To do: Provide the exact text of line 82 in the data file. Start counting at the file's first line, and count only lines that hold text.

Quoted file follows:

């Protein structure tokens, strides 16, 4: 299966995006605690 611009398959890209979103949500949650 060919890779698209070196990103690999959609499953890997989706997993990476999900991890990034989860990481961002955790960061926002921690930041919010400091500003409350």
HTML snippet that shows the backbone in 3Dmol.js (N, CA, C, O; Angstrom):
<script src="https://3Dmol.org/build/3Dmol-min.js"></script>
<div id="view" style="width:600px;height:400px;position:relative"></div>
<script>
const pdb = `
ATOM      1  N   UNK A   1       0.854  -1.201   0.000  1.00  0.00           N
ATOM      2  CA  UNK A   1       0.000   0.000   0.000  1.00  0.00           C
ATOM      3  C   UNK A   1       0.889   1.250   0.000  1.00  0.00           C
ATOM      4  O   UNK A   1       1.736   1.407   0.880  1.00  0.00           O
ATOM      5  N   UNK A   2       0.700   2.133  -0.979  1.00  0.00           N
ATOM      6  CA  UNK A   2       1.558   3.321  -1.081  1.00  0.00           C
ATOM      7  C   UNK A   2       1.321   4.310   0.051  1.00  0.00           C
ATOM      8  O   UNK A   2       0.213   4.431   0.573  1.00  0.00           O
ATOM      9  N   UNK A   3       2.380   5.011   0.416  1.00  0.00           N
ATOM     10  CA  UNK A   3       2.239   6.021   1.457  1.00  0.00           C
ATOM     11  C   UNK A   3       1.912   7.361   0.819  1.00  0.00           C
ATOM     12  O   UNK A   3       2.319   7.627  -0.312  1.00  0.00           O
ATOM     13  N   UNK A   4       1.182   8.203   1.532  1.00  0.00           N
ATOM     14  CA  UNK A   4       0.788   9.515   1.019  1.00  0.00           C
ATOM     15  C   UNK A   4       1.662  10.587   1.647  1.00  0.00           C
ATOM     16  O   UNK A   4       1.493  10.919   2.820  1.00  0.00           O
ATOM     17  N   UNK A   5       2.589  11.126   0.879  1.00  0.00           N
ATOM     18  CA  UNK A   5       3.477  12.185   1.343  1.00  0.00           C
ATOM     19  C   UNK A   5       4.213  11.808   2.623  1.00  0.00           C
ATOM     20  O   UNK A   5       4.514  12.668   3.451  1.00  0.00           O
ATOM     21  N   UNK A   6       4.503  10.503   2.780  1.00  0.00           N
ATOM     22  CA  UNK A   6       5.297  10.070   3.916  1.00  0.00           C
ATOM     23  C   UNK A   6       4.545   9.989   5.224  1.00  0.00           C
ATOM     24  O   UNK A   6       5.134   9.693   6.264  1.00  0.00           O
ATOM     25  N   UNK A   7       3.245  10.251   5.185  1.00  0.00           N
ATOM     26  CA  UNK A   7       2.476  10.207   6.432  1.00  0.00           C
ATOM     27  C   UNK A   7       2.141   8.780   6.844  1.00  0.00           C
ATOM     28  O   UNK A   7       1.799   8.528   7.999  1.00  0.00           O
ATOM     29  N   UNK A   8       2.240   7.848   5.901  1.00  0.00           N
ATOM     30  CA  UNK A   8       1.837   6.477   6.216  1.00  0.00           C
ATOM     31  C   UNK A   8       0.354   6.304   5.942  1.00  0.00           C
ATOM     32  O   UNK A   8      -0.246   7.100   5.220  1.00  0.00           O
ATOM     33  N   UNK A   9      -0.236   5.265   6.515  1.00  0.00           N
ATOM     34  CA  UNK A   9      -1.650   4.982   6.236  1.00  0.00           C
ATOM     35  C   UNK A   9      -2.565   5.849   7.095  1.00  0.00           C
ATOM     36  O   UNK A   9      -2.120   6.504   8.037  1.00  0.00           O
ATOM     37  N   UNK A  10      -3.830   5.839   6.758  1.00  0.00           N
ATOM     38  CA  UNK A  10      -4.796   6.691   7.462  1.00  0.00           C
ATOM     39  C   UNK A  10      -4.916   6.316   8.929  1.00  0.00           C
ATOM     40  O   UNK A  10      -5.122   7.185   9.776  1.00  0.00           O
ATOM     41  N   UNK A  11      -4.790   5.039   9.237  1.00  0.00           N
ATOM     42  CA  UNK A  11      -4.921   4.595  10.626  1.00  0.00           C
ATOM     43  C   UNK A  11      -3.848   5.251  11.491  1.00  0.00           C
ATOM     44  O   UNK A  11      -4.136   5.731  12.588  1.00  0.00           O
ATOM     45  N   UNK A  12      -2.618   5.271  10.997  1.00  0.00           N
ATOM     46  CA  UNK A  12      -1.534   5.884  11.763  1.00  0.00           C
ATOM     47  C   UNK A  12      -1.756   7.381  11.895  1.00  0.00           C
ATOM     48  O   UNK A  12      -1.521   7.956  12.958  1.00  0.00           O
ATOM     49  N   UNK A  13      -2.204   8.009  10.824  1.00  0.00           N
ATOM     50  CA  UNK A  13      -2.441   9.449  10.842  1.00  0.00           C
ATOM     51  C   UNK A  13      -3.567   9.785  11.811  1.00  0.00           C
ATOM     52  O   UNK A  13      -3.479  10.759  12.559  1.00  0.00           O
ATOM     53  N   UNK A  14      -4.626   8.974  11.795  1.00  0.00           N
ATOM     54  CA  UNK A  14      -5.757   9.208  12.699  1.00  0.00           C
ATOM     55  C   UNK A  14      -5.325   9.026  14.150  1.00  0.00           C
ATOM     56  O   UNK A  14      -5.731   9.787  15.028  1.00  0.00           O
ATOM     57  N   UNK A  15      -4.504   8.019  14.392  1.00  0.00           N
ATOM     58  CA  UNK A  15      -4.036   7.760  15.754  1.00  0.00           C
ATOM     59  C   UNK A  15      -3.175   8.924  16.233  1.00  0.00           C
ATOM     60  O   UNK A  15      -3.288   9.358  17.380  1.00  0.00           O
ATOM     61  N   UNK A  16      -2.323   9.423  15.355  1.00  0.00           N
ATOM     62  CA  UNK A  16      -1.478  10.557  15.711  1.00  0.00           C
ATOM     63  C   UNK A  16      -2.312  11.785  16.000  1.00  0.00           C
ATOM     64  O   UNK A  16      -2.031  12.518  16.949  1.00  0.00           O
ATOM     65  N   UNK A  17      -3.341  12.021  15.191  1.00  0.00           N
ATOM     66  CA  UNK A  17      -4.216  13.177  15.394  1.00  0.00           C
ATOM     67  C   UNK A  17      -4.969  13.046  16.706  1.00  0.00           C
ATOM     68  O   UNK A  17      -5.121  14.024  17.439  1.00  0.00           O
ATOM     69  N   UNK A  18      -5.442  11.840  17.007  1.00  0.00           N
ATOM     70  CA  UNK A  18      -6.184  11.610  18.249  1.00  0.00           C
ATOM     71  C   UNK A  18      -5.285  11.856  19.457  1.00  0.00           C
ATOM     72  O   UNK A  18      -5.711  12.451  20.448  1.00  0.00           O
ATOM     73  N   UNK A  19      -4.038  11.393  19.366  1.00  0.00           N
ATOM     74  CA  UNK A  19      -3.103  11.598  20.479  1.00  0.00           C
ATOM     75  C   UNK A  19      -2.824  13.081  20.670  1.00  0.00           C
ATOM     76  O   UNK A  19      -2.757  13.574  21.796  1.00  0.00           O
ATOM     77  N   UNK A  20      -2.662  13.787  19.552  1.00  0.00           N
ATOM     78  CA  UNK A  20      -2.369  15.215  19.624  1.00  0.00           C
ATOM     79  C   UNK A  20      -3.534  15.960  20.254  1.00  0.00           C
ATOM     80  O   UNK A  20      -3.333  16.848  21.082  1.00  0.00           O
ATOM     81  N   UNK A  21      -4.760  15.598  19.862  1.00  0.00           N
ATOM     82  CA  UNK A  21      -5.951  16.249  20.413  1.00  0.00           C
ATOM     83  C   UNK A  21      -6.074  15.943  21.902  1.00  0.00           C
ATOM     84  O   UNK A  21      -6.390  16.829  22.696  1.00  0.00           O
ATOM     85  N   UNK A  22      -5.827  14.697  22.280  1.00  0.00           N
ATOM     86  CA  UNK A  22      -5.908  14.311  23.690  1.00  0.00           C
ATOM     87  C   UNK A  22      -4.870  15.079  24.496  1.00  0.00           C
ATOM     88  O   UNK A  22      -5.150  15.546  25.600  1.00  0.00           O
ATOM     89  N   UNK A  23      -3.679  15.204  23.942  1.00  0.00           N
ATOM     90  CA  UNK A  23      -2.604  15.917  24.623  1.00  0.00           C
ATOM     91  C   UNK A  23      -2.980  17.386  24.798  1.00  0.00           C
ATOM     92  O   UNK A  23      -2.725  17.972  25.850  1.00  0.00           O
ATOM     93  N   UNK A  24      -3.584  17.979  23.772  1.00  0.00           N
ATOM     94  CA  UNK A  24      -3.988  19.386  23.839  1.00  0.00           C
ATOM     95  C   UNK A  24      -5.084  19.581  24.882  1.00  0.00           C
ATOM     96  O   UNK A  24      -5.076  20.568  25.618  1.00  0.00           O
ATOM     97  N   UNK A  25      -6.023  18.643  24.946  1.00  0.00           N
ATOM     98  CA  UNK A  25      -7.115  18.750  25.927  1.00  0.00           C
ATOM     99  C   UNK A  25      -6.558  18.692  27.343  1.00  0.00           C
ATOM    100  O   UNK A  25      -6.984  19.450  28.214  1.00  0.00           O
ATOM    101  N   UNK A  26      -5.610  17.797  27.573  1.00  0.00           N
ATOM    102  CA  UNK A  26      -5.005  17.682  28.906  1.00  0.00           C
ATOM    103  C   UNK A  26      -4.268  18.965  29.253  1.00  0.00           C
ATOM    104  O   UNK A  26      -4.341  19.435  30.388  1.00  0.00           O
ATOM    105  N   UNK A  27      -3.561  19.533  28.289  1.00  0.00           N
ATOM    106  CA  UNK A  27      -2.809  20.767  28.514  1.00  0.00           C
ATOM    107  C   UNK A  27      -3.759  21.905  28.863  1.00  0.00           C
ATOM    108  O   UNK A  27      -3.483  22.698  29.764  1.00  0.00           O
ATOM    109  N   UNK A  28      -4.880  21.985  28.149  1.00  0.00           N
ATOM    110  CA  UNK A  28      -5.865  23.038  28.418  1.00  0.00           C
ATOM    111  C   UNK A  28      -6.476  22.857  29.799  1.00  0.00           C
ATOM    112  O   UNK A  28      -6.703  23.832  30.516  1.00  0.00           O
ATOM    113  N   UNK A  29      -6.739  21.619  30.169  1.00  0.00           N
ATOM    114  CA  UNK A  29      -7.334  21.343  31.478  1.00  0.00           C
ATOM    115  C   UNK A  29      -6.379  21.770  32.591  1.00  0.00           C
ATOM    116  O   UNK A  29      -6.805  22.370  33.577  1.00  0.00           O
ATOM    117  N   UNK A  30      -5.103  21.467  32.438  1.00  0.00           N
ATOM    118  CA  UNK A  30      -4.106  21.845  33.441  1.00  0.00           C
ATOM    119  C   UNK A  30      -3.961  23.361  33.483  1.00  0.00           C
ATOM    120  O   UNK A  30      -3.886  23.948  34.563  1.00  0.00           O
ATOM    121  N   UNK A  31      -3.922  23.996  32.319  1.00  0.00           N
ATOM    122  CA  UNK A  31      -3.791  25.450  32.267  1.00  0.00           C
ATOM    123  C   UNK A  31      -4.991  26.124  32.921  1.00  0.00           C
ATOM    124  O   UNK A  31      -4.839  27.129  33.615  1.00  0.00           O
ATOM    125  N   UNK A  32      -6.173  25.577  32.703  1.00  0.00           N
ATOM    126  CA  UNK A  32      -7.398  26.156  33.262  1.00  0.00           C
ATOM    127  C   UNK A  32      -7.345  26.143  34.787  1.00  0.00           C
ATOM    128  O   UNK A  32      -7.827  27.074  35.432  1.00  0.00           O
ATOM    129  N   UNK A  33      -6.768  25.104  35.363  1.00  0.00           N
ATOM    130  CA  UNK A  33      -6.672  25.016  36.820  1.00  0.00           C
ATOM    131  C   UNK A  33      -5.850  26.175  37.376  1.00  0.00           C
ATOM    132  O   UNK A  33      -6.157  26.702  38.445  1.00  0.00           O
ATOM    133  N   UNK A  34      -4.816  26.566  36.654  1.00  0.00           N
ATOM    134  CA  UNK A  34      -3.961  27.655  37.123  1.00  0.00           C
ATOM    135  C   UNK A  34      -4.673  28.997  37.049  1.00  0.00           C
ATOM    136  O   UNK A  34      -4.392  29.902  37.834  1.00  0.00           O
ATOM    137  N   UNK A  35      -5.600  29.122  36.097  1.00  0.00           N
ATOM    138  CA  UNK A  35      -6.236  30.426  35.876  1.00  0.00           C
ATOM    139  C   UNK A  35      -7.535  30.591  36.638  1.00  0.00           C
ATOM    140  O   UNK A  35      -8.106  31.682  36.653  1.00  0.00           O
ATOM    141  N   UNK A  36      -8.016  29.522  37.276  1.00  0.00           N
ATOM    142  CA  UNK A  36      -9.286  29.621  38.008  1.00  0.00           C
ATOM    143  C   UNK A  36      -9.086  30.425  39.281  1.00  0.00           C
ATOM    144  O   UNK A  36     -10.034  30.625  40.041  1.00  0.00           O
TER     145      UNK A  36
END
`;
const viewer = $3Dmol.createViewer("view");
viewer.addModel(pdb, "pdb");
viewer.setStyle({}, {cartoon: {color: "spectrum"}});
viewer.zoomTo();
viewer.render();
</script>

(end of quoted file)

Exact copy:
ATOM     76  O   UNK A  19      -2.757  13.574  21.796  1.00  0.00           O